Question 3. How do you encourage organizational identification of people when the natural level of identification is the subgroup level? It is not easy for subgroups to identify themselves with the corporate identity. Subgroups tend to be more exclusive, concrete, and proximal as this nested identity is part of lower order identities. Compared to higher order identities, membership of lower order identities is quite exclusive as the individuals need to meet certain requirements. In addition, lower order identities are also relatively concrete as it is more detailed in what their job entails; a more specific job description. The impact made by the lower-order identities is also more direct and immediate meaning it is relatively proximal. The fact that lower order identities are both more exclusive and concrete than higher order identity, it becomes easier for individuals to identify with those who share these identities as they tend to be more homogeneous. This result in higher entitativity (Ashford & Johnson, 2001, p. 35) as a group meaning that there is a higher shared identity as well as commitment to the shared identity, which is more salient than higher order identities.` This makes it rather difficult for the organizational members to identify with the organization as a whole. It is important that higher order identities are salient. The more salient they are, the more likely it is that an organizational member is able to think, feel and act in consistency with the organizational identity. This level of salience of higher order identities can be increased by substantive management and symbolic management in an attempt to unite the disparate members within an organization. Substantive management refers to real, material change in organizational practices (Ashford & Johnson, 2001, p. 37). Examples of substantive management are resolutions for inter-group conflicts, job rotation, a reward system for higher order goals, etc. Symbolic management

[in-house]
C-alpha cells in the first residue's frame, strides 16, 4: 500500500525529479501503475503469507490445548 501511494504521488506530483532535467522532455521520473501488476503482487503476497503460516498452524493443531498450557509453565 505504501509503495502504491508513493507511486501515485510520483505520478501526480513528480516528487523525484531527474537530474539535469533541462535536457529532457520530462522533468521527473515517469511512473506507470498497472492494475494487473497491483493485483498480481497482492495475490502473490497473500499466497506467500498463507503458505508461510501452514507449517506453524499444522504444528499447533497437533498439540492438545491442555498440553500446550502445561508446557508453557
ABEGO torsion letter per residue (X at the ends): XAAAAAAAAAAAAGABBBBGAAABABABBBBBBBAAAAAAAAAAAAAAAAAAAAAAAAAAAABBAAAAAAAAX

Group B5